Cystic fibrosis is the most common inherited disorder affecting people of European ancestry. It is estimated to occur in 1 per 2,000 live births in these populations and is particularly concentrated in people of northwestern European descent. It is much less common among people of African ancestry (about 1 per 17,000 live births) and is very rare in Asiatics. The disorder was long known to be recessive--i.e., only persons inheriting a defective gene from both parents will manifest the disease. The disease has no manifestations in heterozygotes--i.e., those individuals who have one normal copy and one defective copy of the particular gene involved. When both parents are heterozygous, however, they may expect that, on the basis of chance, one out of four of their offspring will have the disease. In 1989 the defective gene responsible for cystic fibrosis was isolated; the gene lies in the middle of chromosome 7. This discovery raised the possibility of a screening test to identify those people (heterozygotes) who unknowingly carry the defective gene and may pass it on to their offspring.
Cystic fibrosis affects the functioning of the body's epithelia cells and exocrine glands--e.g., the mucus-secreting and sweat glands. In persons affected with the disease, the normal mucous secretions in the respiratory and digestive systems become abnormally thick, sticky, and concentrated. The defect (or mutation) found in the gene on chromosome 7 of persons with cystic fibrosis causes the production of a protein (CFTR) that lacks the amino acid phenylalanine at position 508. This mutated CFTR, a Cl- channel, no longer facilitates the movement of salt and water across the epithelial cell membranes that line the lungs and gut, resulting in dehydration of the mucus that normally coats these surfaces. The thick, sticky mucus accumulates in the lungs, plugging the bronchi and making breathing difficult. This results in chronic respiratory infections, often with Staphylococcus aureus or Pseudomonas aeruginosa. Chronic cough, recurrent pneumonia, and the progressive loss of lung function are the major manifestations of lung disease, which is the most common cause of death of persons with cystic fibrosis.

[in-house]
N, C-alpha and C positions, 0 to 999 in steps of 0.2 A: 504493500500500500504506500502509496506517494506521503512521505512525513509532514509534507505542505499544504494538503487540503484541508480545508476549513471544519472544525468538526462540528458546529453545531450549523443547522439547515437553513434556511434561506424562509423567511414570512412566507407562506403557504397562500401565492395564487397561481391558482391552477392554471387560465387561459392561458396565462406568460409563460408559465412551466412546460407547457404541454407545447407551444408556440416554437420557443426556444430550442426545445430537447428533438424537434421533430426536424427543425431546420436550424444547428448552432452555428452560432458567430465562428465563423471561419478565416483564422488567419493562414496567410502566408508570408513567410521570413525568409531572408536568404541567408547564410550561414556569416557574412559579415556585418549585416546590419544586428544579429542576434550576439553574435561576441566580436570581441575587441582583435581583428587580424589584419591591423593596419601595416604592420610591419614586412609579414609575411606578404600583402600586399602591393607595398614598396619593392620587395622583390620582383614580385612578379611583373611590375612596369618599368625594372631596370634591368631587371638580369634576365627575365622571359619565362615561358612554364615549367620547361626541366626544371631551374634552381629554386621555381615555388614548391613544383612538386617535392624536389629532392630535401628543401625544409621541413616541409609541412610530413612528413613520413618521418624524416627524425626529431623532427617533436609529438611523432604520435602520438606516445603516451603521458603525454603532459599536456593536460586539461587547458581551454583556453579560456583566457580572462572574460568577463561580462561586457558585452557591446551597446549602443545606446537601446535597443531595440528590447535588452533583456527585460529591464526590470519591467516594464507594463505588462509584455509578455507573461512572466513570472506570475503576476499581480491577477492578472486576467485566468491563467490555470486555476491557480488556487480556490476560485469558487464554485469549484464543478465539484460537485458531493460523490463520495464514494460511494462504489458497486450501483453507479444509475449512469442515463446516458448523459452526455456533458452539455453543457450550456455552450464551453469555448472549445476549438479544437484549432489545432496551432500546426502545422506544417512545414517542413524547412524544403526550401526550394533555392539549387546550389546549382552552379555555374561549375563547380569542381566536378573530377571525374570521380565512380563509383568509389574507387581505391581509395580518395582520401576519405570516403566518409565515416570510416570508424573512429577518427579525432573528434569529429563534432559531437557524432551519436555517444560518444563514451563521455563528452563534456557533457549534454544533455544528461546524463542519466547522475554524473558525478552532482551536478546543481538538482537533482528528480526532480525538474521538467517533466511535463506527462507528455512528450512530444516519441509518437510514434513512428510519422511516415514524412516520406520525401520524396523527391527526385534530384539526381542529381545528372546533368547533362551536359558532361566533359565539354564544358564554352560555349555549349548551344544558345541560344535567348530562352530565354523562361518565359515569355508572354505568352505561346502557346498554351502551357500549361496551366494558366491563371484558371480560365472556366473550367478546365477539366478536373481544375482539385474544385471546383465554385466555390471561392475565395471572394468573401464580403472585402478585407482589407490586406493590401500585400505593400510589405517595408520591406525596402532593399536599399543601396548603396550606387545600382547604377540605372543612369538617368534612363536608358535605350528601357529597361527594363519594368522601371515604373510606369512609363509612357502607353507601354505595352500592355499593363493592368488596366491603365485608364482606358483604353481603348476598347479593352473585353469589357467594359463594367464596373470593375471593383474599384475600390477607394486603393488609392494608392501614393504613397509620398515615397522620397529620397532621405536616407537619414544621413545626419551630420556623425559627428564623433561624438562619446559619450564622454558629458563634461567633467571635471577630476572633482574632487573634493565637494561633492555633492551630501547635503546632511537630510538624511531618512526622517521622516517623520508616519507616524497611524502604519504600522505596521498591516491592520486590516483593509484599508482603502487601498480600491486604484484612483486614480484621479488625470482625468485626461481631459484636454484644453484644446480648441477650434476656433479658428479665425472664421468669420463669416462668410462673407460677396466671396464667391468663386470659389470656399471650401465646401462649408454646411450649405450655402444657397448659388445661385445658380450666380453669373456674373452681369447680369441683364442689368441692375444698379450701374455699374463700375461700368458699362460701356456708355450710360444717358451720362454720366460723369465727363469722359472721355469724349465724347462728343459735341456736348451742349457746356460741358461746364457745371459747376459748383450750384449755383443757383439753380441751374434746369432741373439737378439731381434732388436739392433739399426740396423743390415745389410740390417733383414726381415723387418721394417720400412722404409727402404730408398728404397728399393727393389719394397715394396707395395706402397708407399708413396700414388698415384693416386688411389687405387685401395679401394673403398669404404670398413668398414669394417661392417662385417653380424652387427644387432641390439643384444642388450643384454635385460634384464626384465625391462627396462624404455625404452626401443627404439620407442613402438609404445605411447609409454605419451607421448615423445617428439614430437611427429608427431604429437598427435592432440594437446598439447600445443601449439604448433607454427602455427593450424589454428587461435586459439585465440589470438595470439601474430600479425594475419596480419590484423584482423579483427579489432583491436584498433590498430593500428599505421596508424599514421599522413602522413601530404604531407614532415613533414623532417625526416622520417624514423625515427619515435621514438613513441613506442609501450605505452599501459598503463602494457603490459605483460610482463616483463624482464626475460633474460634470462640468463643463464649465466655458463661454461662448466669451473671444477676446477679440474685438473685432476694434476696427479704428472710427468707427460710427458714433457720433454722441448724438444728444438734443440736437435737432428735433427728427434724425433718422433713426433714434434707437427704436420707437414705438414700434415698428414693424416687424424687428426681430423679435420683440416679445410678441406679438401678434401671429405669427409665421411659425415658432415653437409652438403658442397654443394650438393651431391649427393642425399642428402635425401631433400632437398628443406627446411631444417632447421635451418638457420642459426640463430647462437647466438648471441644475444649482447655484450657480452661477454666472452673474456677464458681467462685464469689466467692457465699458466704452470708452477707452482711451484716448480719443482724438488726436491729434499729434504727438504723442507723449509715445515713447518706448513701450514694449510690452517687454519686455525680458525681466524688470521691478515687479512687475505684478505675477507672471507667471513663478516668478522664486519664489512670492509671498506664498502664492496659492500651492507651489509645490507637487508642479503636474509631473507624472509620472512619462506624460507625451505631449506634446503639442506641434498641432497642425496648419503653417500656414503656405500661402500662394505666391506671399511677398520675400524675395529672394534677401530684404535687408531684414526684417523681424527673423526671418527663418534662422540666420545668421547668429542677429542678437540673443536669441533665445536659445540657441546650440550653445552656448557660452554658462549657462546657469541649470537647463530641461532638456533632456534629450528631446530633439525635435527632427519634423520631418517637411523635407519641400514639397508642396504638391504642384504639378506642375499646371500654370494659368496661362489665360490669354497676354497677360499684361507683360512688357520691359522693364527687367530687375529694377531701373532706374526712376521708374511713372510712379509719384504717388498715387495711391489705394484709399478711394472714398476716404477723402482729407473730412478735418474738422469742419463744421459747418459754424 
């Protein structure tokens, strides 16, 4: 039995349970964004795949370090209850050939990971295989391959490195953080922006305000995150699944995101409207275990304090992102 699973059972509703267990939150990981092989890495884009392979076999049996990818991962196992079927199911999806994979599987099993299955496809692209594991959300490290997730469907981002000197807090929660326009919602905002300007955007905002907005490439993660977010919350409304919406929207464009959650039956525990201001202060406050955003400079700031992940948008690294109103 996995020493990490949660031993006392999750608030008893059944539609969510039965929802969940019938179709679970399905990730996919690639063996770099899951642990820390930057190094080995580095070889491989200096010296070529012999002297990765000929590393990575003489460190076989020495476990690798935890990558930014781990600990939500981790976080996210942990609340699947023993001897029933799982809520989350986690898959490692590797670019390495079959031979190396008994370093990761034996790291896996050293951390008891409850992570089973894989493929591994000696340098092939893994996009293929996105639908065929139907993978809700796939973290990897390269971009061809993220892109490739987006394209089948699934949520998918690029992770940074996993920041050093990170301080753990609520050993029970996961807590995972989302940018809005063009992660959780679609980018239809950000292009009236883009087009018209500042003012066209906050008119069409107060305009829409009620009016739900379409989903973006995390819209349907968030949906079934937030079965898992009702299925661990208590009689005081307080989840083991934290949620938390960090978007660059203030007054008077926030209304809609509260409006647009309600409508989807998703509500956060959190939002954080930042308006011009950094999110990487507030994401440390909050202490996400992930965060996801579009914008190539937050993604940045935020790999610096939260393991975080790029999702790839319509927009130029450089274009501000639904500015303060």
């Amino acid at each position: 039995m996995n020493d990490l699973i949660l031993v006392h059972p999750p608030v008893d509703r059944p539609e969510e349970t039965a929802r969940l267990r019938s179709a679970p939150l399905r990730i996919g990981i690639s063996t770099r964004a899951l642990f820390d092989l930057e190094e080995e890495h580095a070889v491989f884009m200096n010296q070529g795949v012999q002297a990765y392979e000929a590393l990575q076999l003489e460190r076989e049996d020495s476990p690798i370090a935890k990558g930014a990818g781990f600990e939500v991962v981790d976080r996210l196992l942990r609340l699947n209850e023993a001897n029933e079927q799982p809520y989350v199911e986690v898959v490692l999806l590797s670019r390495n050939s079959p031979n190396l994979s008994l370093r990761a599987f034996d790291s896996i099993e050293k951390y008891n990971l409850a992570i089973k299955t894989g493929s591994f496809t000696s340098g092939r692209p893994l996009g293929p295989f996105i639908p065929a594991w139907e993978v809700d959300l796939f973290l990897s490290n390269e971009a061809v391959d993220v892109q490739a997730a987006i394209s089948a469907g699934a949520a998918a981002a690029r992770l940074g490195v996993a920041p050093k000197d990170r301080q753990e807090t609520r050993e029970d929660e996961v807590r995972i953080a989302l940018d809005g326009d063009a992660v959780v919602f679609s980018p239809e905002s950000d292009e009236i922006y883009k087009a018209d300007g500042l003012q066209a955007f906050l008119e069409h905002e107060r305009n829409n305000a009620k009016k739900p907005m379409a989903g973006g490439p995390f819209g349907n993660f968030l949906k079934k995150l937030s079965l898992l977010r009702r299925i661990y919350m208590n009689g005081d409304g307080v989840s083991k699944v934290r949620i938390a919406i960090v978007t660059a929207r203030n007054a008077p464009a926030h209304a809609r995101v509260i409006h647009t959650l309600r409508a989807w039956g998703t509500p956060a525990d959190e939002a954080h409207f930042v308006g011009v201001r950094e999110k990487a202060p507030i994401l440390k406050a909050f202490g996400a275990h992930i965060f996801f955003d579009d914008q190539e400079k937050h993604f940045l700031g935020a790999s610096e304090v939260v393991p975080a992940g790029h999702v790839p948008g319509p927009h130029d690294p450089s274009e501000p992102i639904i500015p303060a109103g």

In the digestive system, the abnormally thick mucous secretions interfere with the passage of digestive enzymes and thus block the body's absorption of essential nutrients. The resulting maldigestion and malabsorption of food can cause affected individuals to become malnourished despite an adequate diet. Bulky, greasy, foul-smelling stools are often the first signs of cystic fibrosis. About 10 percent of infants with cystic fibrosis have intestinal obstruction at birth due to very thick secretions.
Cystic fibrosis causes the sweat glands to produce sweat that has an abnormally high salt content. The high salt content in perspiration is the basis for the "sweat test," which is the definitive diagnostic test for the presence of cystic fibrosis.
The treatment of cystic fibrosis includes the intake of pancreatic enzyme supplements and a diet high in calories, protein, and fat. Vigorous physical therapy on a daily basis is used to loosen and drain the mucous secretions that accumulate in the lungs. Antibiotics are regularly ingested in order to fight the accompanying lung infections; the enzyme deoxyribonuclease also is administered to clear mucus and reduce infection. Cystic fibrosis was not recognized as a separate disease until 1938 and was then classified as a childhood disease because mortality among afflicted infants and children was high; by the mid-1980s, however, more than half of all victims of cystic fibrosis survived into adulthood owing to the aggressive therapeutic measures described above. Adult males who have cystic fibrosis usually are sterile.